This post stems out of part of a long reply to someone in the comments section of my last post. She talked about the kind of environment where even reactions to pain are seen as bad behavior, and the way this shapes a person, to live in a place where the fight-flight response is constantly triggered, but there is no chance of fighting or fleeing. There are, certainly, psychiatric terms for all of this, but I’m not going to get into those in this post.
Often, people tell me that I am qualitatively different from other people with developmental disabilities. They tell me this on the basis that I understand many of my rights and stand up for them. I will admit this is a qualitative difference in a way from many (certainly not all) people who’ve been in the system, but it is not a static difference.
I want to describe what I was like immediately upon leaving institutions.
I did not know I had rights. At all.
When I say I did not know I had rights, you may be thinking of abstractions. I am thinking of something like, I did not know that I was allowed to think my own thoughts. When someone suggested that I repeat this to myself, I thought even thinking about it would lead to my death, because that is what I had been explicitly told.
I did not know that in my home I had a kitchen. I thought I had “kitchen privileges”. I thought every single aspect of life was a privilege that I did not deserve and that could and would be taken away at any time.
Every single aspect of my emotional and mental processes was bent in on itself, and mainly concerned with being an insignificant nobody as best I could. I was not good at this, and in fact at times my attempts to disappear made me more conspicuous. But I had been trained to be a non-person and I tried my best to comply. I did not have much thought or energy left for anything else.
It did not work, because most autistic people are naturally quite conspicuous. I could not avoid meltdowns. I thought that every single meltdown I had was going to land me beaten up or killed or tied down, but I could not stop them and this scared the crap out of me. Even more normal things scared the crap out of me, I was trying to be an impossibility, a real person cannot be a non-person, no matter how hard they try, and I was a real person.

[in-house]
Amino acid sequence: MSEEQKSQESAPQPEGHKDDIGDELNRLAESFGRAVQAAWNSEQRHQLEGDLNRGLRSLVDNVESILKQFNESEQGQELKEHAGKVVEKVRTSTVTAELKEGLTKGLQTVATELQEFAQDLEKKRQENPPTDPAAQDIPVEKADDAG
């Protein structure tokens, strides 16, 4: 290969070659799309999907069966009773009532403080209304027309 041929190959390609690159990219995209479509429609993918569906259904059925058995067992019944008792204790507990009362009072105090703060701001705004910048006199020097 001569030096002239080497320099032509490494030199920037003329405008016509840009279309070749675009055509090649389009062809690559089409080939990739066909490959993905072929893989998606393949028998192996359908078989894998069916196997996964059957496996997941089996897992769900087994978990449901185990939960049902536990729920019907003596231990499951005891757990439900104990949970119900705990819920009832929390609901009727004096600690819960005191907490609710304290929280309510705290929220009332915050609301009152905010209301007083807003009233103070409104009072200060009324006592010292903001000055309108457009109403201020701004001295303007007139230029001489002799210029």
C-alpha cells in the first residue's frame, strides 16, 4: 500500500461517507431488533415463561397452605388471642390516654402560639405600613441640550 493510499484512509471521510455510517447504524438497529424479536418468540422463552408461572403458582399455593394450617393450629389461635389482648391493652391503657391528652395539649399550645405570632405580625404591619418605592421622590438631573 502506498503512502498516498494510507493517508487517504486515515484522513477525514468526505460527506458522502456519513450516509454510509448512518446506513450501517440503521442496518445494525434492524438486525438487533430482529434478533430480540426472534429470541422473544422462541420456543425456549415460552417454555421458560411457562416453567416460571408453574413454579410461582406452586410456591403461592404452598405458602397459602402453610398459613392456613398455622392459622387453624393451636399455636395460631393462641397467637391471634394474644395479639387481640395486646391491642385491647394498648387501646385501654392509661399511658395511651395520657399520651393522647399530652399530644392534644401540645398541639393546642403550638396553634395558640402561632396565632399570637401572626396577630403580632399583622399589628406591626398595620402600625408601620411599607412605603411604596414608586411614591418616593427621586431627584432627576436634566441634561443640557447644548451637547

That’s what psychiatry tends to forget, is however “damaged” a person may be by an experience, there’s a part that the damage cannot touch about them, even if they can’t see the part, even if all their conditioning tells them to not look at that part and that place, even if looking at that aspect of oneself creates terror and shutdown. Psychiatry refuses to look at that aspect of people either, or it would find far more resilience in everyone than it does.
I was a lot like a wild animal that has not been tamed but that has been caught in a cage and not allowed to move on its own for years. When the cage was lifted, I did not even have the capacity at that point to notice. I took the cage with me in my head. Which was just fine with any and all professionals in my life, that’s where they want the cage. They brag about letting people out, but so often it’s by creating cages in people’s minds.